I admit it. I dropped the ball on the story about the new remember-the-Holocaust-by-printing-the-word-Jew-six-million-times book. I saw it sitting in a veteran Jewish journalist’s office a week ago, but forgot to bring it up to my fellow JTA editors.
And then I look at the front page of the Times on Sunday and there it is.
The truth is, when I first looked through it, I couldn’t get past wondering about the copy editor. Did he/she have the easiest or hardest job in the world?
But thinking about it more later, the project rubbed me the wrong way. And my uneasiness only increased after reading how the author — maybe creator is the better word — explained the project to the Times’ Jerusalem bureau chief, Jodi Rudoren.
“When you look at this at a distance, you can’t tell whether it’s upside down or right side up, you can’t tell what’s here; it looks like a pattern,” said Phil Chernofsky, the author, though that term may be something of a stretch. “That’s how the Nazis viewed their victims: These are not individuals, these are not people, these are just a mass we have to exterminate.
“Now get closer, put on your reading glasses, and pick a ‘Jew,’ ” Mr. Chernofsky continued. “That Jew could be you. Next to him is your brother. Oh, look, your uncles and aunts and cousins and your whole extended family. A row, a line, those are your classmates. Now you get lost in a kind of meditative state where you look at one word, ‘Jew,’ you look at one Jew, you focus on it and then your mind starts to go because who is he, where did he live, what did he want to do when he grew up?”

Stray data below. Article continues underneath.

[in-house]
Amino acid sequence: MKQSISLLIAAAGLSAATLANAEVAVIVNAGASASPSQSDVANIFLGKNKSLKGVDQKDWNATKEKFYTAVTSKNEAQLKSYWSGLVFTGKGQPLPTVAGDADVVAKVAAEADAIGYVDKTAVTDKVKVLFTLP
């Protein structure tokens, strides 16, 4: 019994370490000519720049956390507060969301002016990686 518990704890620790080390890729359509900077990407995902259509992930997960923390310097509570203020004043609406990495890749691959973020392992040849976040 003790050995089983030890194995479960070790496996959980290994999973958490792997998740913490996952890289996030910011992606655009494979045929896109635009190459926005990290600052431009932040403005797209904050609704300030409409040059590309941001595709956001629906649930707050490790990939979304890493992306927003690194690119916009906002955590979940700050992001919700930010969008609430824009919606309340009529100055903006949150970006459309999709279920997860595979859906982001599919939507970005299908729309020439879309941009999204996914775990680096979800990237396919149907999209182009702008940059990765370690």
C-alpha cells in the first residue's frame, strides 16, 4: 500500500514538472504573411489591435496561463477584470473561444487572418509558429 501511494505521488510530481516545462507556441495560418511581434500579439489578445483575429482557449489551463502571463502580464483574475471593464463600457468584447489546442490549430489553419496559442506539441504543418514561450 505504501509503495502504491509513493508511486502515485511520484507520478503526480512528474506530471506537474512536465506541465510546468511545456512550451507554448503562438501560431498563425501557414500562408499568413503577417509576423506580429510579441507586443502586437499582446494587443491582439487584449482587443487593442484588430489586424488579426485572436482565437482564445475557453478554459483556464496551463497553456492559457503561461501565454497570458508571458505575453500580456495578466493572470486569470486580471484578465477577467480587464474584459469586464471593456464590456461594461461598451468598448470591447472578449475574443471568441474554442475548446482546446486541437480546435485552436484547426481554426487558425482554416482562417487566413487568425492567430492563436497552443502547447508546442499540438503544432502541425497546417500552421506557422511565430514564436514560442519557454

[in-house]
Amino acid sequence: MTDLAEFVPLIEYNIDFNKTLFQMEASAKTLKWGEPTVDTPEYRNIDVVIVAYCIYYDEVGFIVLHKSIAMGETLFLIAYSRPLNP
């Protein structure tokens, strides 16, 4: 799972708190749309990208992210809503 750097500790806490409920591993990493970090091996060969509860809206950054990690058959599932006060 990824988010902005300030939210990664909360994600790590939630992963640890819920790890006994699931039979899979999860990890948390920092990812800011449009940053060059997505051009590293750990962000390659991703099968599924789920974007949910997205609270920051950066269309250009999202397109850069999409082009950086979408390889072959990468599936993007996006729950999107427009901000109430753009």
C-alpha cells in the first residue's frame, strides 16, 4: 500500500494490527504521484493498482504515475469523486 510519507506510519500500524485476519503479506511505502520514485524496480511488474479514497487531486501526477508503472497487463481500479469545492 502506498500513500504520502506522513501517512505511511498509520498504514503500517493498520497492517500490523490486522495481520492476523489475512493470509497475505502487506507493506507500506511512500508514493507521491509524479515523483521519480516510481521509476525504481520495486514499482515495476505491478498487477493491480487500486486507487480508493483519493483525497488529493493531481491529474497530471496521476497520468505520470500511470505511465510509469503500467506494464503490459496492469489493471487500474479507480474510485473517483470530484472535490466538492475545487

I have no major quibble with seeing this book as a testament to how Nazis looked at the Jews. But for the same reason that it might work on that level, it strikes me as a terrible form of memorialization, especially since most of Hitler’s Jewish victims are not nameless.
Rudoren’s story went right to my next thought — Yad Vashem and its database of victims:
While many Jewish leaders in the United States have embraced the book, some Holocaust educators consider it a gimmick. It takes the opposite tack of a multimillion-dollar effort over many years by Yad Vashem, the Holocaust memorial and museum here, that has so far documented the identities of 4.3 million Jewish victims. These fill the monumental “Book of Names,” 6 1/2 feet tall and 46 feet in circumference, which was unveiled last summer at Auschwitz-Birkenau.
“We have no doubt that this is the right way to deal with the issue,” said Avner Shalev, Yad Vashem’s director. “We understand that human life, human beings, individuals are at the center of our research and education. This is the reason we are investing so much in trying to retrieve every single human being, his name, and details about his life.”
Clearly this project works for some folks. According to the Times, the Anti-Defamation League’s Abe Foxman lined up a few donors to buy 3,000 copies to send around.
“When he brought me this book I said, ‘Wow, wow, it makes it so real,’” Foxman reportedly said. “It’s haunting.” (OK, I’m a little hurt about not being on Abe’s comp list, but I promise that has nothing to do with this post.)
But still, I just don’t see it. The Nazis may have indeed murdered our people en masse, but that’s no reason for us to play along. We have 4.3 million actual names. I’d rather see them put in a book and have people ruminate on that.